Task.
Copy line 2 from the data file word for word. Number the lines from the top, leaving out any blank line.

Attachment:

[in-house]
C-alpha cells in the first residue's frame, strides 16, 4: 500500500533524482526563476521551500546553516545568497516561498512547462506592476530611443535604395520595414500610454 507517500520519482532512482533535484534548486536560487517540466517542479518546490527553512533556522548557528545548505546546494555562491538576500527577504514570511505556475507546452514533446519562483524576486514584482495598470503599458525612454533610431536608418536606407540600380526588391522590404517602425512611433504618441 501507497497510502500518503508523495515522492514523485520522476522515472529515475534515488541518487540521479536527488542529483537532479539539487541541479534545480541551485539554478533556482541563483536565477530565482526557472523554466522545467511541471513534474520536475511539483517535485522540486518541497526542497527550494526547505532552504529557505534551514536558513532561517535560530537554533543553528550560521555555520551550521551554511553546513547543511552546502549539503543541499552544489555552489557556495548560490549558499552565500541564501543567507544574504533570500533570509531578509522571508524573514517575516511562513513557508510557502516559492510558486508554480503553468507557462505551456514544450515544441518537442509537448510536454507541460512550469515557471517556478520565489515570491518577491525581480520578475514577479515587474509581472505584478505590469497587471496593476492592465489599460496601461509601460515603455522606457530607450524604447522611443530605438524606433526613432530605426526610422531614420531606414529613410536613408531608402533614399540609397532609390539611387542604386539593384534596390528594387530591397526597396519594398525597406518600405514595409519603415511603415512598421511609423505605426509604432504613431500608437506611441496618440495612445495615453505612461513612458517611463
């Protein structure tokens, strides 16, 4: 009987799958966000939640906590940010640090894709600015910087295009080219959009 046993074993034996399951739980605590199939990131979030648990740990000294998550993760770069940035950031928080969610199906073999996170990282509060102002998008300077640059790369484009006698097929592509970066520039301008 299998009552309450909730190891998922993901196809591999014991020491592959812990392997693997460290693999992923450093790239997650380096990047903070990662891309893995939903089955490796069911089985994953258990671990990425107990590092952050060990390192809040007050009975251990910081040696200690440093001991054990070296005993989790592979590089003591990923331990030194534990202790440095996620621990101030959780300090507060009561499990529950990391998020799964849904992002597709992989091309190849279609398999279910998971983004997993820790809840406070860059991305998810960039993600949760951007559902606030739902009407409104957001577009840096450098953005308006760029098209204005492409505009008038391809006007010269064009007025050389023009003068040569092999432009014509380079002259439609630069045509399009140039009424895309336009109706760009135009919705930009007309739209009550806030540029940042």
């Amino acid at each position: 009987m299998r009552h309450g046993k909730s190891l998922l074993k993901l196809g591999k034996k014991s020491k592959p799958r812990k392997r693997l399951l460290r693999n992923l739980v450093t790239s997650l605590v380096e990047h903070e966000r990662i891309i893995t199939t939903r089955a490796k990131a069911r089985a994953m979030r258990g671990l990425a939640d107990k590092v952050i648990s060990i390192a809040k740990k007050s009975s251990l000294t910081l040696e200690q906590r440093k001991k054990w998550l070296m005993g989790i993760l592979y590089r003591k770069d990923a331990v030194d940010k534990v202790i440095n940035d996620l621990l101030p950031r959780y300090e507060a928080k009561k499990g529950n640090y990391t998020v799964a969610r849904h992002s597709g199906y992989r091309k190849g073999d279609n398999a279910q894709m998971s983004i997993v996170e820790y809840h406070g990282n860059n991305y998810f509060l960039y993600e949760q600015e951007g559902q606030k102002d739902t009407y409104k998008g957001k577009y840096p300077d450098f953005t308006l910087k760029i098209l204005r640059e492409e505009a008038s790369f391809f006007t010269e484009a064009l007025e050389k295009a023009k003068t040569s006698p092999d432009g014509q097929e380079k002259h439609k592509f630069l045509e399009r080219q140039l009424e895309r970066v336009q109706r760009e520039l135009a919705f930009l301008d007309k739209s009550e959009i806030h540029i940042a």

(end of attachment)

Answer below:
C-alpha cells in the first residue's frame, strides 16, 4: 500500500533524482526563476521551500546553516545568497516561498512547462506592476530611443535604395520595414500610454 507517500520519482532512482533535484534548486536560487517540466517542479518546490527553512533556522548557528545548505546546494555562491538576500527577504514570511505556475507546452514533446519562483524576486514584482495598470503599458525612454533610431536608418536606407540600380526588391522590404517602425512611433504618441 501507497497510502500518503508523495515522492514523485520522476522515472529515475534515488541518487540521479536527488542529483537532479539539487541541479534545480541551485539554478533556482541563483536565477530565482526557472523554466522545467511541471513534474520536475511539483517535485522540486518541497526542497527550494526547505532552504529557505534551514536558513532561517535560530537554533543553528550560521555555520551550521551554511553546513547543511552546502549539503543541499552544489555552489557556495548560490549558499552565500541564501543567507544574504533570500533570509531578509522571508524573514517575516511562513513557508510557502516559492510558486508554480503553468507557462505551456514544450515544441518537442509537448510536454507541460512550469515557471517556478520565489515570491518577491525581480520578475514577479515587474509581472505584478505590469497587471496593476492592465489599460496601461509601460515603455522606457530607450524604447522611443530605438524606433526613432530605426526610422531614420531606414529613410536613408531608402533614399540609397532609390539611387542604386539593384534596390528594387530591397526597396519594398525597406518600405514595409519603415511603415512598421511609423505605426509604432504613431500608437506611441496618440495612445495615453505612461513612458517611463